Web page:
Nuclear War On High-trigger Alert
The United States and Russia may stage a nuclear war under false indications of enemy attack as both nations keep nuclear weapons on high-trigger alert, a former commander of U.S. nuclear forces said. Fifty percent of both U.S. and Russia’s strategic arsenals comprise approximately hundreds of missiles carrying nearly 1,800 warheads ready to fly at a moment’s notice, military experts are one in saying.
Nuclear weapons from Cold War era
Former U.S. Vice Chairman of the Joint Chiefs of Staff, General James E. Cartwright, and other military experts were one in saying that that U.S. and Russia, major nuclear antagonists, fell short of meeting the standards of sound and responsible handling of their strategic arsenals. While both sides argue that their nuclear weapons are kept at bay for deterrence purposes, both nations are also acting under the impression that each of them may launch an unperceived nuclear attack. As a result, the U.S. and Russia kept developing strategic arsenals, respectively, producing tens of thousands of weapons on each side.
“Both sides feared that a ‘decapitating’ strike could prevent them from striking back after absorbing an attack. In an attempt to avoid decapitation, both undertook some of the riskiest projects of the Cold War,” Cartwright wrote in a report titled De-alerting and Stabilizing The World’s Nuclear Force Postures.
Both U.S. and Russia “put their nuclear forces on hair-trigger alert and prepared to launch them after incoming warheads were detected by early warning satellites and ground radar but before the warheads arrived,” the report said.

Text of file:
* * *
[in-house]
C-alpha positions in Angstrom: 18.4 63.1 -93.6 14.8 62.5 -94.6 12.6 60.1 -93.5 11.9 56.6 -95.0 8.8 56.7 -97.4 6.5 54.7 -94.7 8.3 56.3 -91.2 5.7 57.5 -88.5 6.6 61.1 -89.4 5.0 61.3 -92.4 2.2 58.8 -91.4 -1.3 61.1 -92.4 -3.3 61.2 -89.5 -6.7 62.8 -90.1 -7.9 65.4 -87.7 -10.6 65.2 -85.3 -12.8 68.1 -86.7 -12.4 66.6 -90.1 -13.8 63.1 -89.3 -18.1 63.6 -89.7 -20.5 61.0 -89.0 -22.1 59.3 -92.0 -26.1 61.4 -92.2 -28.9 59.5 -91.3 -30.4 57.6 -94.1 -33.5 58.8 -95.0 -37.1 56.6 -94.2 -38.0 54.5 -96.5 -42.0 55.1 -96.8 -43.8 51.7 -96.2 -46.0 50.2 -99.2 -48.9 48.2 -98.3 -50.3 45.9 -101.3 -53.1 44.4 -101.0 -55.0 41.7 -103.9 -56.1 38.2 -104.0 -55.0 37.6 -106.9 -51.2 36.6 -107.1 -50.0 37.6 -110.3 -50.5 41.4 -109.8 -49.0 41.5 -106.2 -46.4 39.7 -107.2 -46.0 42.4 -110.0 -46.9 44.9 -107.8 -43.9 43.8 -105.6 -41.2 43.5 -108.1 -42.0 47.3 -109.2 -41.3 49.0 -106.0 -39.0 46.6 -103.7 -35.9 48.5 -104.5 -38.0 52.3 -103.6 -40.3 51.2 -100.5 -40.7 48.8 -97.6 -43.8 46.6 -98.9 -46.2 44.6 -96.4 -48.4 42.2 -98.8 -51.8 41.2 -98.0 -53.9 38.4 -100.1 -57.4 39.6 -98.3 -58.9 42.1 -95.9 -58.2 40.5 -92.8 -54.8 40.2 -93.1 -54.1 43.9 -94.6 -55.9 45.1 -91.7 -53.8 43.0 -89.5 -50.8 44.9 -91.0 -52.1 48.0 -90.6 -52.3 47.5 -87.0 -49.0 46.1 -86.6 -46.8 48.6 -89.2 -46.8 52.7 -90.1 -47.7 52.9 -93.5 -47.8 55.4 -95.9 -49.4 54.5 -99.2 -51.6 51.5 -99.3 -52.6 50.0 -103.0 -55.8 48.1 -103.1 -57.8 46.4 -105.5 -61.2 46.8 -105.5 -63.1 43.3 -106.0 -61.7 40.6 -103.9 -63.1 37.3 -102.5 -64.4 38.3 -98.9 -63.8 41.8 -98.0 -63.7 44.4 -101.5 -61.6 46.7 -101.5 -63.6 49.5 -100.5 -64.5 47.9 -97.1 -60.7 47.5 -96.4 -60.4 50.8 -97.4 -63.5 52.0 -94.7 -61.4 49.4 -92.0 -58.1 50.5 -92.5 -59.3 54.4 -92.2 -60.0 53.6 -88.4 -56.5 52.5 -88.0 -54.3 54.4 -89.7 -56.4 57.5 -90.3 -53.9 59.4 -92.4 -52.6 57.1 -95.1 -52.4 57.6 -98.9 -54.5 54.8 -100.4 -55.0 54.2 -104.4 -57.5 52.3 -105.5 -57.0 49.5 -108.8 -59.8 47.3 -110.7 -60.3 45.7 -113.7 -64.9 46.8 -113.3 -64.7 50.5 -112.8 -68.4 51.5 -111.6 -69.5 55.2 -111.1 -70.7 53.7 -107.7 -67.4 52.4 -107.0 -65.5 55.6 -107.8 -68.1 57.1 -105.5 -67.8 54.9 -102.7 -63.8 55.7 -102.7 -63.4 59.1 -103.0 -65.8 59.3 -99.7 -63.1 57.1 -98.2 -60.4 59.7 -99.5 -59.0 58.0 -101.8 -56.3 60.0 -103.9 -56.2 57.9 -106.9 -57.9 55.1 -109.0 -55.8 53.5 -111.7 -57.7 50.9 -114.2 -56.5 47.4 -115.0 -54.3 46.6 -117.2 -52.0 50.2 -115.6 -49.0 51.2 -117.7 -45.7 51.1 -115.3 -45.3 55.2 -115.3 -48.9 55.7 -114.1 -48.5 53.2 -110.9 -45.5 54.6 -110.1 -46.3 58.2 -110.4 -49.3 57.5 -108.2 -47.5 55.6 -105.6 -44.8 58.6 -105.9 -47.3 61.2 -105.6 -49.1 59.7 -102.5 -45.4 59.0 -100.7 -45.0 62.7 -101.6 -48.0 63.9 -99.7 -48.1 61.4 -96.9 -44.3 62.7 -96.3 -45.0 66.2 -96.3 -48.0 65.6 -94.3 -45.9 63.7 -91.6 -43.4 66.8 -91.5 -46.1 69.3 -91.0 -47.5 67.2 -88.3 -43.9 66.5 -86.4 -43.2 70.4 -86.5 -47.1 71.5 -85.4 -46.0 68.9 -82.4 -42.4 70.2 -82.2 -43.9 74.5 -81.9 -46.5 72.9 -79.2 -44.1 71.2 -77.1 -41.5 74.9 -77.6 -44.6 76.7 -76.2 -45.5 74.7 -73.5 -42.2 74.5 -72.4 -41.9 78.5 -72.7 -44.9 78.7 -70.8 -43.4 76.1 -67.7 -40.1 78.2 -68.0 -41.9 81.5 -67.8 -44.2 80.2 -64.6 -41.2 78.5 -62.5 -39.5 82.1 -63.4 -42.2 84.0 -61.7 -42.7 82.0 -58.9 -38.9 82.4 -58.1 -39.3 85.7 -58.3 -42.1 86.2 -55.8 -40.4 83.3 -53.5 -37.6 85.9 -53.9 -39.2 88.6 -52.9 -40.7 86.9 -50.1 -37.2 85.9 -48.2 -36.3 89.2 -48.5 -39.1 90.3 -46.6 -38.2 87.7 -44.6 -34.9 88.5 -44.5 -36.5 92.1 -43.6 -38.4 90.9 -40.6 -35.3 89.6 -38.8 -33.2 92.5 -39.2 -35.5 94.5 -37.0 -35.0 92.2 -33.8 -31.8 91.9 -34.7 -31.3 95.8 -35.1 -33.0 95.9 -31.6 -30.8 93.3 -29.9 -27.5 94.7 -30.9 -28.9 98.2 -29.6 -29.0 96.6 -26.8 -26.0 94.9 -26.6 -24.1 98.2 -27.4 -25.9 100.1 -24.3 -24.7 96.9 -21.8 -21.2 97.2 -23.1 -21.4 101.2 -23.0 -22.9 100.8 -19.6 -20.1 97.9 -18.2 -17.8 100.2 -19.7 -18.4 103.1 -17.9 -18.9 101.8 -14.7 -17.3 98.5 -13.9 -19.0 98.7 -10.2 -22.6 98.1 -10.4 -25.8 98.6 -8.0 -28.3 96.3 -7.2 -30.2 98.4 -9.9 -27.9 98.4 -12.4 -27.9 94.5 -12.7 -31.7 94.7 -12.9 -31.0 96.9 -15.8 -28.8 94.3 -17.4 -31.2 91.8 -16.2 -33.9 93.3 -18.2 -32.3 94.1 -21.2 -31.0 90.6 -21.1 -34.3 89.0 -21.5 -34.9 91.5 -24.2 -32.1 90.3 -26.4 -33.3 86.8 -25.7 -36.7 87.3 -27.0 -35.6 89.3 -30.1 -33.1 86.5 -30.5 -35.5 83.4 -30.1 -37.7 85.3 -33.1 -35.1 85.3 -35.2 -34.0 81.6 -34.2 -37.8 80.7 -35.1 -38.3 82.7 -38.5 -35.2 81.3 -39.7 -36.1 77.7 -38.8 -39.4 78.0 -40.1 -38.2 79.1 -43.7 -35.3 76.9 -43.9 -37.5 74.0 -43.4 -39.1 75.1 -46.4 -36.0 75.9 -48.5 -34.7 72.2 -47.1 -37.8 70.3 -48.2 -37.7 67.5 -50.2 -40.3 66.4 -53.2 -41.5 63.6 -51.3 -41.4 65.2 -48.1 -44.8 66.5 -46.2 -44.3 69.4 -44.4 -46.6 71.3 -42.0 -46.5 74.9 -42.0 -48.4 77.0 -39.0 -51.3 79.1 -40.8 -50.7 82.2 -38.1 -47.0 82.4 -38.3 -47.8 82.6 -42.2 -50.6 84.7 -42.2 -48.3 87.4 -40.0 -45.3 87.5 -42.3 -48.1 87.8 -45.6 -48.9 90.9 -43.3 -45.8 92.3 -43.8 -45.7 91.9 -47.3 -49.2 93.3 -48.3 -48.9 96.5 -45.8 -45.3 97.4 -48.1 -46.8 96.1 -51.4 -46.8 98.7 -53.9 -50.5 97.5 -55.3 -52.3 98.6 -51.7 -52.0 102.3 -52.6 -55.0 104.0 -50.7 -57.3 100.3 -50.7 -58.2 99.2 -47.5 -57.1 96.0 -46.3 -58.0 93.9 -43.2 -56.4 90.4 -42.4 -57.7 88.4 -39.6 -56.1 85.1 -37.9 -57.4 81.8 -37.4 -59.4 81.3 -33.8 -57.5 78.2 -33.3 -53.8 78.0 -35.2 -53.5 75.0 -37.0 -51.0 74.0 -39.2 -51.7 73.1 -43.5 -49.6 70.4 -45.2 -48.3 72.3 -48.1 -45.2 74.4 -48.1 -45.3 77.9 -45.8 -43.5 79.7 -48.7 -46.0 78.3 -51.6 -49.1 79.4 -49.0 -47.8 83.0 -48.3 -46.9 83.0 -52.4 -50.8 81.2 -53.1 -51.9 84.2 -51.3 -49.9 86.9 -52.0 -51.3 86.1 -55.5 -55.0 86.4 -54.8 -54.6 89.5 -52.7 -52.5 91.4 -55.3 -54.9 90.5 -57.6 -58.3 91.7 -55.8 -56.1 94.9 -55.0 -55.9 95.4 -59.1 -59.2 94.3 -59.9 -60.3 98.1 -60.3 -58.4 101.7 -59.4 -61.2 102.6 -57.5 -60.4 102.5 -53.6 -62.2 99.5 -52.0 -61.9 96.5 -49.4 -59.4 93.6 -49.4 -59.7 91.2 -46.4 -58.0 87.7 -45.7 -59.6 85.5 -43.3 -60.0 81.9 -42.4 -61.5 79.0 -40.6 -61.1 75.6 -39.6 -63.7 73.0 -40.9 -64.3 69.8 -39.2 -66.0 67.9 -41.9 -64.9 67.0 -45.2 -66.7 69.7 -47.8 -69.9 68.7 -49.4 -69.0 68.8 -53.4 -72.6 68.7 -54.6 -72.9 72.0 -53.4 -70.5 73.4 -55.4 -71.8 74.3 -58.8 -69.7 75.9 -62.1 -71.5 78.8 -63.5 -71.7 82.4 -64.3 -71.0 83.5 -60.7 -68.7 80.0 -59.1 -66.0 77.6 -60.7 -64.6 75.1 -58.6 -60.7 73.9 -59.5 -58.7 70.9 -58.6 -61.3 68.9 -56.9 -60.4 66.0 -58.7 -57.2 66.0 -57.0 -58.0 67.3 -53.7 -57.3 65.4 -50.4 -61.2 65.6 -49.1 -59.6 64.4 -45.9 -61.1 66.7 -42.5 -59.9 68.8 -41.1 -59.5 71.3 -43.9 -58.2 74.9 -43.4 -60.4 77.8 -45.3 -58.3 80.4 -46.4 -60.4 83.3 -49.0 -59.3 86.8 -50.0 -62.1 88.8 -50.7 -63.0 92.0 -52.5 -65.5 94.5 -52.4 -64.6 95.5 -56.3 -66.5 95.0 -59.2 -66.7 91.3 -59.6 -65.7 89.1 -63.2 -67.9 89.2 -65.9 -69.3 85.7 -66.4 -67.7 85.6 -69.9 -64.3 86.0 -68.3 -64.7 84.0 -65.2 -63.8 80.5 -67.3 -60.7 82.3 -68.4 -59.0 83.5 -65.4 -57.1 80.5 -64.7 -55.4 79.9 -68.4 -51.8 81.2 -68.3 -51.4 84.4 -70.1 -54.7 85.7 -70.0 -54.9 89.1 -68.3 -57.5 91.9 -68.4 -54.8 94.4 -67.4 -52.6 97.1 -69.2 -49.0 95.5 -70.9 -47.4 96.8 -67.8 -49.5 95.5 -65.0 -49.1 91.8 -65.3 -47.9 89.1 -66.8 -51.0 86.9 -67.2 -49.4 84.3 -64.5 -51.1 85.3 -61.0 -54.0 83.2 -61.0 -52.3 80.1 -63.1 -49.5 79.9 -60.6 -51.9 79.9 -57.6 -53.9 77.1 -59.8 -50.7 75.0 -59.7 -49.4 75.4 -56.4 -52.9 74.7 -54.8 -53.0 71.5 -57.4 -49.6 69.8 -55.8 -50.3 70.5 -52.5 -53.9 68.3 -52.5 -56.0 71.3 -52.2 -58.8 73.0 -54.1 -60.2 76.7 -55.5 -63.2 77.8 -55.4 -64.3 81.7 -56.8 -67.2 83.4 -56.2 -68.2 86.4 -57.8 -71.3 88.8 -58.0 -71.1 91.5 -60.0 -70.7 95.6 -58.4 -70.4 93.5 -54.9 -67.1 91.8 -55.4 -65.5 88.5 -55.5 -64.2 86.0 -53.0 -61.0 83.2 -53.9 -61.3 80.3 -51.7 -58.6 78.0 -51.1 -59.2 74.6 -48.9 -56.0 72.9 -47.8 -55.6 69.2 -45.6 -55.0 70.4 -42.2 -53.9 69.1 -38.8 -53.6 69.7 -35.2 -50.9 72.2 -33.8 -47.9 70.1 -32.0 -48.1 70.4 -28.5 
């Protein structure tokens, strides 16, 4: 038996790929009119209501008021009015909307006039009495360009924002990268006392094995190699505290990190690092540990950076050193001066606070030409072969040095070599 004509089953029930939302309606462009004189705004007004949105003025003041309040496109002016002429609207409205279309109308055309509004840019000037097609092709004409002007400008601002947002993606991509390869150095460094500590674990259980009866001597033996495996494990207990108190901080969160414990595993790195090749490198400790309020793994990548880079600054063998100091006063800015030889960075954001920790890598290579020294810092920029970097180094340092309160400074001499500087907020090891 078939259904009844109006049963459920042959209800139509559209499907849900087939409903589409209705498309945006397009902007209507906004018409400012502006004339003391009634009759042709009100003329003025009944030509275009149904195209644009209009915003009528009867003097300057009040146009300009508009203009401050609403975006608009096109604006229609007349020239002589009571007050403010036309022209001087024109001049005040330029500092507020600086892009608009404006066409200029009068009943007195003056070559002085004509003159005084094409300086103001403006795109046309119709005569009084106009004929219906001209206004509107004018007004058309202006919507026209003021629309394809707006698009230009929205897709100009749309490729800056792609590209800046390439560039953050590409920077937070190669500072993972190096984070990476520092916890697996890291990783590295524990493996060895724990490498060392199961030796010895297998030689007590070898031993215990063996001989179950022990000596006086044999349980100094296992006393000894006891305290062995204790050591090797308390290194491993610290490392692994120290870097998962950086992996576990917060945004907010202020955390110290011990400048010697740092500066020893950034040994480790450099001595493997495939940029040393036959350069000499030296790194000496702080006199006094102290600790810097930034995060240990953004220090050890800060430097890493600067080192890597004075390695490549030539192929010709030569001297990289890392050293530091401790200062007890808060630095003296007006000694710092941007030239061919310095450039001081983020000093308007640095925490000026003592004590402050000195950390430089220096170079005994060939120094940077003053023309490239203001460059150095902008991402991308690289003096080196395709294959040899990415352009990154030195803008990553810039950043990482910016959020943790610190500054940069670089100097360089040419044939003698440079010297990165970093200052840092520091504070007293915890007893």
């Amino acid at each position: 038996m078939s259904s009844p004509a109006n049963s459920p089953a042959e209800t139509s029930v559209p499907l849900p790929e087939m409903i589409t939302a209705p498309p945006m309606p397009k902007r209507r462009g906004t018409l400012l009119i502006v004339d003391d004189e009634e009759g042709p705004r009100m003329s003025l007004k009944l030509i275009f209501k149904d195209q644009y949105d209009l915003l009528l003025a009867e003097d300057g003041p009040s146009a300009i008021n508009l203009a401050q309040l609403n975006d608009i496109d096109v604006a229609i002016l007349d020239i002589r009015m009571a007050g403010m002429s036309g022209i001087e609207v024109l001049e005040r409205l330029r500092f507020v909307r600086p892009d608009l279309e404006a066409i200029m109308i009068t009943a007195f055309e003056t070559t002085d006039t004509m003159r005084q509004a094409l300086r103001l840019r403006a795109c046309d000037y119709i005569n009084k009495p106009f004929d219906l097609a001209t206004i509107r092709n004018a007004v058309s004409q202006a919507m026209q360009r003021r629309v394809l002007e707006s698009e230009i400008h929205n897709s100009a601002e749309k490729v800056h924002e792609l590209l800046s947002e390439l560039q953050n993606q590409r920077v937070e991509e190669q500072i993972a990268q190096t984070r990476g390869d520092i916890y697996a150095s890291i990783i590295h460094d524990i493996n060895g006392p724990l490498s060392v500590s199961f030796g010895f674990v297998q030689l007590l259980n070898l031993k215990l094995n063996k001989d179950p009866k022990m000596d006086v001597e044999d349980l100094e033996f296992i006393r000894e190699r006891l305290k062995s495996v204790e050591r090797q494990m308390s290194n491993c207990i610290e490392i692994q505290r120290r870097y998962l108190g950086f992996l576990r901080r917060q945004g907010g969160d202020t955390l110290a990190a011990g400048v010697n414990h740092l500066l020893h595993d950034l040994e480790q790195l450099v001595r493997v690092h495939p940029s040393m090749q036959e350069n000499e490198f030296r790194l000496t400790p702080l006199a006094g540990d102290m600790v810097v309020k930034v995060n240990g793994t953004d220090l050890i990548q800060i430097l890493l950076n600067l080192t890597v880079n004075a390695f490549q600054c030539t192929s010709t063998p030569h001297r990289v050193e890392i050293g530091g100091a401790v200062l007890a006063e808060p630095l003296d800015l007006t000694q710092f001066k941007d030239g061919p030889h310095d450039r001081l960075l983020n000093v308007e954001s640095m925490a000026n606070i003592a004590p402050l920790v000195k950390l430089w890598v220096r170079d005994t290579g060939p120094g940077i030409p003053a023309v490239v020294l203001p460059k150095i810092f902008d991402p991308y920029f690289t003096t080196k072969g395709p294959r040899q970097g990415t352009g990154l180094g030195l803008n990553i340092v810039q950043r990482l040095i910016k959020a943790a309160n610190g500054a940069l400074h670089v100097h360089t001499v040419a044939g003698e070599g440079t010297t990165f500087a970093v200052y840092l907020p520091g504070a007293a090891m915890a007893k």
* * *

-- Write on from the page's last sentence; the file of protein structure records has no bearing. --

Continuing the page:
This behavior may cause for any of the two nations launching a nuclear war anytime on the basis of false alarm and information.
“As a consequence, both sides ran the risk of launching on false indications of enemy attack – and indeed false alarms have brought both close to mistaken launch on numerous occasions. The short timelines of just a few minutes for detecting and assessing an attack, briefing the top leaders, picking a response option, and implementing the option reduced decision-making on both sides to a checklist-driven rote enactment of a prepared script that could too easily have collapsed in confusion or led to a mistaken or unauthorized launch,” the report stated.
Cartwright, together with Global Zero and a commission of military experts, is now calling for U.S. and Russia to end their practice of keeping nuclear weapons on high-trigger alert. Cartwright and Global Zero Co-founder Dr Bruce Blair is proposing an urgent agreement between the United States and Russia to begin a phased stand-down of their high-alert strategic forces and a longer-term global agreement requiring all nuclear weapons countries to refrain from putting nuclear weapons on high alert.
“Urgent action is needed because of heightened tensions between the United States and Russia, ongoing geopolitical and territorial disputes involving other nuclear countries that could escalate, and an emerging global trend toward placing nuclear weapons on high alert,” Cartwright and the commission said.
Nuclear war may be launch through a cyber attack
Cartwright is also calling for the U.S. to put greater attention on cyberthreats, especially threats coming from a hostile nation-state.
“The sophistication of the cyberthreat has increased exponentially. It is reasonable to believe that that threat has extended itself into nuclear command and control systems. Have they been penetrated? I don’t know. Is it reasonable technically to assume they could be? Yes,” Cartwright said during an interview with the Politico.
“These weapons that are on alert are particularly vulnerable to being hijacked or [the systems] indicate something that is not true in a situation where you only have a few minutes to make a decision,” said Cartwright.
“In a tense military-political situation, like the one that exists currently as a result of the crisis in Ukraine, the probability of making erroneous decisions increases. That is why at the present time it would be necessary for the presidents of Russia and the U.S. to formally renounce the launch-on-warning form,” said retired Russian Major General Vladimir Dvorkin, former director of Research Institute No. 4 in the Russian Ministry of Defense and a member of the Global Zero commission.
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